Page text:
It is some kind of exchange, some kind of siphon that happens — has been happening — since the first time we lay together. The first time we trusted one another completely. Adras is no longer confined to just the blessings of War. A rainbow of mixed metals and organic fibers weave in and out of his soul. Bolstering him, adding power where it didn't exist before. They temper the natural, bloodthirstiness of violence and action that War brews. 

Consequently, my powers aren't what they were. There's a dullness that dwells inside my body now. An emptiness. I tell myself it's a good thing. I try to believe it's a good thing. The loss of my powers breaks my heart. It confuses me. It flies in the face of my assumed status as all-powerful. 

It gives me an idea.

I press my hand into my ribs, pulverizing anew the pang that awoke me. It vibrates under my skin. That diamond-strong thread that lies between Adras and me hardens and becomes less elastic. It grows more dependant. More demanding.

Breathless from agony, terrorized by fear, my hand skitters across the sheets, searching the tangled fabric for the open palm I find stretched out in my direction. I dance my heart along the connection that binds us. His tether, my strand of thread. I pull on it, tuck it up under our chins and delicately pluck it — it hums like a harp.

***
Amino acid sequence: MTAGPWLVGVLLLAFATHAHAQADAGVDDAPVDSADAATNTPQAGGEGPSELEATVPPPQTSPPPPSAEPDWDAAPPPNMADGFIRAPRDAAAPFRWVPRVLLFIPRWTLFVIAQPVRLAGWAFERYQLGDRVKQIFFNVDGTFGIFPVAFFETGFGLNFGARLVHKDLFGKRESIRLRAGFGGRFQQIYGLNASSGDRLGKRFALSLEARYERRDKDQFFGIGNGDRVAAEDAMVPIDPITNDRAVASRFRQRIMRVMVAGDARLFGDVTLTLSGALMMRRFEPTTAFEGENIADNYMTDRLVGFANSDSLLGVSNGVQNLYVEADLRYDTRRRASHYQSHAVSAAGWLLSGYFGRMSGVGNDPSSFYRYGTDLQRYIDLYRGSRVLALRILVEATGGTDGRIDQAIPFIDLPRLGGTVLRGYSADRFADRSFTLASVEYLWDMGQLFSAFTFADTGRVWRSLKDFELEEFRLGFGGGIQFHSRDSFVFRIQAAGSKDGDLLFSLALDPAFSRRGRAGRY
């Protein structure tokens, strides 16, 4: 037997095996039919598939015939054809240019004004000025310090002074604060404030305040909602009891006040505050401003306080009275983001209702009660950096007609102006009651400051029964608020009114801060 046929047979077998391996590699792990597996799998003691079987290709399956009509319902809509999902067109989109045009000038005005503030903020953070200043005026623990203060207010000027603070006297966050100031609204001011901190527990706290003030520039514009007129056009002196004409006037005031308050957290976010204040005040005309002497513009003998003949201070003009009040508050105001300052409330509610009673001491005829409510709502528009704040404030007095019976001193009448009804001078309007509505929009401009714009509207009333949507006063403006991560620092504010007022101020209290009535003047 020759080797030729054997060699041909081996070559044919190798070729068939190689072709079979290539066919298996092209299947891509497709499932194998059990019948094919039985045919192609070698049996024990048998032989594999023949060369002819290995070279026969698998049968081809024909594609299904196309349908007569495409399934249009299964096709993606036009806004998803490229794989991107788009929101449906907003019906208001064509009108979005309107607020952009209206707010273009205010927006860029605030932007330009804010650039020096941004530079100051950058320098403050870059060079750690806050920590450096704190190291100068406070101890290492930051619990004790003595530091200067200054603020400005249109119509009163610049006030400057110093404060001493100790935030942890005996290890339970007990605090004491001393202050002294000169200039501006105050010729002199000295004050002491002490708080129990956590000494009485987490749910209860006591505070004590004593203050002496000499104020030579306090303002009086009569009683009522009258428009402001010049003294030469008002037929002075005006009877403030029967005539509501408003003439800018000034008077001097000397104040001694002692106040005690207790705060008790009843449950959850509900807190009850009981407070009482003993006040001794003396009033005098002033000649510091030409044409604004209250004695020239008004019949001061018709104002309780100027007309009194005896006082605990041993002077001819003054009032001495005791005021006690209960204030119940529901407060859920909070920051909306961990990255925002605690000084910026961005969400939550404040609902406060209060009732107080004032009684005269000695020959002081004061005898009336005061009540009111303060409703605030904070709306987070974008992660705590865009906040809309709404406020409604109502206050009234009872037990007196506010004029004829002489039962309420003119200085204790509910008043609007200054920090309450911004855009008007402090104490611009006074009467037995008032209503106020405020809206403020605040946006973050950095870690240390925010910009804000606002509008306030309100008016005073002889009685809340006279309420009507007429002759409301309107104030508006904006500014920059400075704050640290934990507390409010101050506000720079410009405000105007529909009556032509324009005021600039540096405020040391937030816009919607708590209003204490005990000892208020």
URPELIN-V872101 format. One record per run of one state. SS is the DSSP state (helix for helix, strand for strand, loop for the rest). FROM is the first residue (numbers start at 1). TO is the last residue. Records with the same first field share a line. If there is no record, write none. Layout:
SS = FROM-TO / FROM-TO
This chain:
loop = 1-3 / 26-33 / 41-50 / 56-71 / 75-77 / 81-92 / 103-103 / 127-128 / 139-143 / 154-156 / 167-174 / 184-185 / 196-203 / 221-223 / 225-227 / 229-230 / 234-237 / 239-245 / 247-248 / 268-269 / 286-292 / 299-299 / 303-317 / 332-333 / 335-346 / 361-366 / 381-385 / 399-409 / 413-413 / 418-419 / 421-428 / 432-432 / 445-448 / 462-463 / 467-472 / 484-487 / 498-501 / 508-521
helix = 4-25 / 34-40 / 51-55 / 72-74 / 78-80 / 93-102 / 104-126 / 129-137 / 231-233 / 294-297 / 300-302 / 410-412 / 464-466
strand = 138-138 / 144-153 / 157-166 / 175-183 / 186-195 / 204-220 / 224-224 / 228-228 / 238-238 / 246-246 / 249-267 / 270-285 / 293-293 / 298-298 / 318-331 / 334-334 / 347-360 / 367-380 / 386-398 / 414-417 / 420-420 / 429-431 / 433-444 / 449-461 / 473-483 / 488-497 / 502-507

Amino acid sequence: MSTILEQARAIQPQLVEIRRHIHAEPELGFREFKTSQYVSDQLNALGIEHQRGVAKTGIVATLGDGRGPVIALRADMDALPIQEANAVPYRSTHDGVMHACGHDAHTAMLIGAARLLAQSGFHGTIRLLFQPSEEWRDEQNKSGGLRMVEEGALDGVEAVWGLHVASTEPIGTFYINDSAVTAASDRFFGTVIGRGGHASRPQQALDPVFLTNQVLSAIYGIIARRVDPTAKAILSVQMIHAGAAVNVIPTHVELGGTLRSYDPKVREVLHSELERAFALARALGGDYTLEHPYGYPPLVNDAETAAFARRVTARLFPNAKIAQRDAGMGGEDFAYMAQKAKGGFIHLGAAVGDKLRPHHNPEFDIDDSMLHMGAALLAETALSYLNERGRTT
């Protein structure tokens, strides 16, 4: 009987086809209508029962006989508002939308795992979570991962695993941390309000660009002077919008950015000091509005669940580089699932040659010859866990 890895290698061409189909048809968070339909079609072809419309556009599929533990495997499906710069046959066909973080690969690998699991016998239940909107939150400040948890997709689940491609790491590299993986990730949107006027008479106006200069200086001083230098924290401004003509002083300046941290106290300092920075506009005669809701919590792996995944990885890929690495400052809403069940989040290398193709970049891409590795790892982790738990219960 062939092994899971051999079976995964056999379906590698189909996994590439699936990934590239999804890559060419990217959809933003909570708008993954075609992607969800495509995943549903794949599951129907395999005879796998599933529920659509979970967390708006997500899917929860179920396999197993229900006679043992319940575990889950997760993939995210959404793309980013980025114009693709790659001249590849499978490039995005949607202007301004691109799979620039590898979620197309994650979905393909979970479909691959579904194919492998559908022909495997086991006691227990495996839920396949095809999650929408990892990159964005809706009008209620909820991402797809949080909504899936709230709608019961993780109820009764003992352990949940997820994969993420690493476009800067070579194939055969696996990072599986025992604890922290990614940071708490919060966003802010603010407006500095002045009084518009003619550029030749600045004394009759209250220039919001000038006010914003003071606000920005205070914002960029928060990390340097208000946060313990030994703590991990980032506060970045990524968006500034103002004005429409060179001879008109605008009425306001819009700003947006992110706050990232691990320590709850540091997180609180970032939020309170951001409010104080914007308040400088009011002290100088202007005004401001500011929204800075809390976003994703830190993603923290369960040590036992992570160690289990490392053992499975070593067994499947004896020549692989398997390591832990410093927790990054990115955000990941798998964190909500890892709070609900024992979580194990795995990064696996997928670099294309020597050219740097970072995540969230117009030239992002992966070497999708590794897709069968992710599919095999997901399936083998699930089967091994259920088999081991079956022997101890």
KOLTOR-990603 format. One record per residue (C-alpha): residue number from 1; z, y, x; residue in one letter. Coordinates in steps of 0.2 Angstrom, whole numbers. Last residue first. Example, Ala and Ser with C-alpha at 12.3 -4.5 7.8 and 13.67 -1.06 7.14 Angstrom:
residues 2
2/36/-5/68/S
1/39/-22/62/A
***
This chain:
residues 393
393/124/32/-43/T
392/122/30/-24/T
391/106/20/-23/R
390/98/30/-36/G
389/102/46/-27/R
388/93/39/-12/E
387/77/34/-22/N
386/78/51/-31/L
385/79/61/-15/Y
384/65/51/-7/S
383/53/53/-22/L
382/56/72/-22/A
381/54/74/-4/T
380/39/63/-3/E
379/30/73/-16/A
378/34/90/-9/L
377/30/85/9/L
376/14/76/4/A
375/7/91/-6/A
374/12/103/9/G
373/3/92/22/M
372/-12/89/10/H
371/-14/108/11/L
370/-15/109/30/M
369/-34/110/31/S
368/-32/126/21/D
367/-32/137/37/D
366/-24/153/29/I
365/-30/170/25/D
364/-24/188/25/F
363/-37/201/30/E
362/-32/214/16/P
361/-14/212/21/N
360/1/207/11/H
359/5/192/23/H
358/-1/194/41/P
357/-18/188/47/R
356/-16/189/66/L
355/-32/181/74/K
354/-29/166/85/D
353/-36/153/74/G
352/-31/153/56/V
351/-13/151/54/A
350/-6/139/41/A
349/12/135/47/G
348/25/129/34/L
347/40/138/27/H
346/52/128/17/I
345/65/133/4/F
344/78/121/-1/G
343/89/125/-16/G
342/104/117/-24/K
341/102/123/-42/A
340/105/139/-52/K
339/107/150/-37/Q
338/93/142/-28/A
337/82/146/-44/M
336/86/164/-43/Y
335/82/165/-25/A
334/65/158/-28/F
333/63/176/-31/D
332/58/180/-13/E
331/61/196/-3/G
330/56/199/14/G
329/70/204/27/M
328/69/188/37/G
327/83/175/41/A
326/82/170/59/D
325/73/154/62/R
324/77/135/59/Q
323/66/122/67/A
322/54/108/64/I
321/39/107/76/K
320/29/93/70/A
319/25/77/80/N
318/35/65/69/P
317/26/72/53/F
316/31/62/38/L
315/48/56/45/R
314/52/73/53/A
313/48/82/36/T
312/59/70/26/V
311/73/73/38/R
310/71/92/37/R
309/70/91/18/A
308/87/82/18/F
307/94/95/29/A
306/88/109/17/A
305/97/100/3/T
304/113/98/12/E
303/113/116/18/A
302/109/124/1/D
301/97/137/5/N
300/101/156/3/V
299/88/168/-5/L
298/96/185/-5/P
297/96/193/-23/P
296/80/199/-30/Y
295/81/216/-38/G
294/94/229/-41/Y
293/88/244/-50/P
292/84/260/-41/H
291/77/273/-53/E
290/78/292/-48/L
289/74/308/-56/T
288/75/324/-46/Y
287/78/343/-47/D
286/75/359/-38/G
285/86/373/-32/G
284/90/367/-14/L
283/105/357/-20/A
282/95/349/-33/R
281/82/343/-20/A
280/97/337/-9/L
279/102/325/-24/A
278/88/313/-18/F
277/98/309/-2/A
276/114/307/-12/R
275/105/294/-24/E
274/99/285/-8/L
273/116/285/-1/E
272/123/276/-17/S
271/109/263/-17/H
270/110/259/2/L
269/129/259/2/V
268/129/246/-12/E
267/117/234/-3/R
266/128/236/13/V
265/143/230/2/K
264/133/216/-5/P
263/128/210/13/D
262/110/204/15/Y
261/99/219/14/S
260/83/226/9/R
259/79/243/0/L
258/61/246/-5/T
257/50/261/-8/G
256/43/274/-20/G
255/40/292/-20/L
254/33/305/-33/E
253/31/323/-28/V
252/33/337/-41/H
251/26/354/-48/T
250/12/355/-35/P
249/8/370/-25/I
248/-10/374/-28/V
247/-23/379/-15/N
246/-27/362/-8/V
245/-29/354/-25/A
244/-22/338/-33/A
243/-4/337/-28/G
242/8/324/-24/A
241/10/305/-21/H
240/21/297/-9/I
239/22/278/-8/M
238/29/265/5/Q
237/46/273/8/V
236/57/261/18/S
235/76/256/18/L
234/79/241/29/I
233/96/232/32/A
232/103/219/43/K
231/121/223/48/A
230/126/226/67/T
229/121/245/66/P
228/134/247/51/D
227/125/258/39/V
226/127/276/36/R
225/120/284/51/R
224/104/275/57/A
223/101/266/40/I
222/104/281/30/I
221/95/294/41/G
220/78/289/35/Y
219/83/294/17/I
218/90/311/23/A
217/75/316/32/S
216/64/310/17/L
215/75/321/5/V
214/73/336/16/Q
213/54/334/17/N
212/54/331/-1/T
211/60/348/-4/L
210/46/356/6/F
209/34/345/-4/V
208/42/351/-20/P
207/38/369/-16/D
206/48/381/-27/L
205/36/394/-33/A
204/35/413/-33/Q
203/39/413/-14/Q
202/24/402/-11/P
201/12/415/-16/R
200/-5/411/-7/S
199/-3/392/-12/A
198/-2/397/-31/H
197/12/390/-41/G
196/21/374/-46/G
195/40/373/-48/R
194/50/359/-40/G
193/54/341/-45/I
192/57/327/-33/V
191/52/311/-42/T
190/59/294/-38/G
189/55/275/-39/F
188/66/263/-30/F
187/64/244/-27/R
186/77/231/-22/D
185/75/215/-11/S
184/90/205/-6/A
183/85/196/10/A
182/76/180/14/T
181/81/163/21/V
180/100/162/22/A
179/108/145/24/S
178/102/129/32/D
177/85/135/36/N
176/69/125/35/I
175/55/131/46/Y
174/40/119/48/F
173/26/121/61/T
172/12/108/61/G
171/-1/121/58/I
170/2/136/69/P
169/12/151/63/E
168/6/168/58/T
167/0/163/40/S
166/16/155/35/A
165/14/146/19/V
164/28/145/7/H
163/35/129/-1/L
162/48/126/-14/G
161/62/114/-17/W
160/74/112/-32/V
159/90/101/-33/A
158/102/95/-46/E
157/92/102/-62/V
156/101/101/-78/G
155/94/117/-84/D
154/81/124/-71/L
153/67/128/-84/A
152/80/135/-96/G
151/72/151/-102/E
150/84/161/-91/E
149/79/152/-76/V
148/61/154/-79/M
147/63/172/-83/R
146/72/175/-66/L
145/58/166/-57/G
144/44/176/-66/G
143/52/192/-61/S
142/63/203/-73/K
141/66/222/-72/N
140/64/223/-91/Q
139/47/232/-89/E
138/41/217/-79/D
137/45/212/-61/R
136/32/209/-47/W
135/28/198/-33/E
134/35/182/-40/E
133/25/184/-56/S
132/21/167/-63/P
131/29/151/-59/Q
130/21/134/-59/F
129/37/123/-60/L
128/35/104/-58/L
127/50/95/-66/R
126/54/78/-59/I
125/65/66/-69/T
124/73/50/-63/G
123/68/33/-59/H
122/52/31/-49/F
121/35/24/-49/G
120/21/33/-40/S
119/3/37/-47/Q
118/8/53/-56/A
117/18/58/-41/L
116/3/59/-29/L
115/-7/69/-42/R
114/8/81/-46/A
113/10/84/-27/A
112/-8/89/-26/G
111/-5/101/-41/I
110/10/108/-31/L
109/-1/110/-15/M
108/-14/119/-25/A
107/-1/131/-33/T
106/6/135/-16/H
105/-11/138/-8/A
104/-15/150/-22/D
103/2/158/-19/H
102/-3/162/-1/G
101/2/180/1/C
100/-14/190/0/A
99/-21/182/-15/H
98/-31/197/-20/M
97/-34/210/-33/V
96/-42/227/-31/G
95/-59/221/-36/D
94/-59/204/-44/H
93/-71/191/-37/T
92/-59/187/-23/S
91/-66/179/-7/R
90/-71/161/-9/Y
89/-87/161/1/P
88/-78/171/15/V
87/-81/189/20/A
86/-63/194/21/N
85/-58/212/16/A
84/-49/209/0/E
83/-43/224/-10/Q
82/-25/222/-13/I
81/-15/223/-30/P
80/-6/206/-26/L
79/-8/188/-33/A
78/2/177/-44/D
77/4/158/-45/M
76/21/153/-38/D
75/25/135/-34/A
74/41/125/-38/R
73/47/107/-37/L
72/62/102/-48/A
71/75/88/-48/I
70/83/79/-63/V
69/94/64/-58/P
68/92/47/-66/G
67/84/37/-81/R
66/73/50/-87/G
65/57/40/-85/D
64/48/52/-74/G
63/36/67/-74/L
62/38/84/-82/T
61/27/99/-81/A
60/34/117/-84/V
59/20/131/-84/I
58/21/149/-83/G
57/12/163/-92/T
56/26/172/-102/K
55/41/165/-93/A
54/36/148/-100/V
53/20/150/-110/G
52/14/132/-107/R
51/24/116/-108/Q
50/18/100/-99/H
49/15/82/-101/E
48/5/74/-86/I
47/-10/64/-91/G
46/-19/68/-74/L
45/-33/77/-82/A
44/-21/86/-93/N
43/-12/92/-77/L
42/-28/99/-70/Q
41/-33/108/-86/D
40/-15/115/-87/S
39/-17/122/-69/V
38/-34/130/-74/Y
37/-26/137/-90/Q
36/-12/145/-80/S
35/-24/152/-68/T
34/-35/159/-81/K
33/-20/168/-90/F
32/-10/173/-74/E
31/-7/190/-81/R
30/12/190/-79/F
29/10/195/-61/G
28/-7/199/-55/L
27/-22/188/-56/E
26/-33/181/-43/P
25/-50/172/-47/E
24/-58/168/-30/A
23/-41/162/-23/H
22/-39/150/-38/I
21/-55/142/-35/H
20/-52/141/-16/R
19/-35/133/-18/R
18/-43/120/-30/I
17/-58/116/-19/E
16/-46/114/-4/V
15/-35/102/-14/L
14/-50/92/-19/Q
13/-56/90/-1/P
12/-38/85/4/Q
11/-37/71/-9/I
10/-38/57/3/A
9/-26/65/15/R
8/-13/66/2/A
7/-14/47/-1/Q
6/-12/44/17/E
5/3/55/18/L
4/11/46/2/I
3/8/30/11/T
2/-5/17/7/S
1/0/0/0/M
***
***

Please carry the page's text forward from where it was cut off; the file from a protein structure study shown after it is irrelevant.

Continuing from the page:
"I love you, Adras," I whisper my confession into the waiting, gossiping ears of midnight's wind. "I claim this bond between us. I will use it to save you."

The belligerent, relentless pain becomes a slow, simmering tickle. Comfort melts across my chest and into my belly as if a hot water bottle had been administered. My spinning, crooked axis is set right, the hurricane of torture abates from my body. I feel calm, cozy. Utterly at peace.

"Fuck. It's real." 

A whip-poor-will laughs at my realization, tweeting and hooting in the starlight night.  

I don't fall asleep again. I hold Adras' hand and I breathe. I inhale and exhale myself through the delight, the worry, the wonder, the feeling. The all-consuming amazement at what it is to have his hand in my own and a direct line to his heart beating between us. It's bright and lovely and alive. It clouds my vision with pink-scented mist and casts everything in a drowsy, dawn-painted luster. Other colors — if there are any others that still exist — distort and turn green through its rosy lens.

Eventually, sunlight inches up over the horizon, sneaking its way across the floor. It creeps up the bejeweled walls, climbing hand over fist up the emerald vines of the botanical mosaics.

The day of the trial dawns.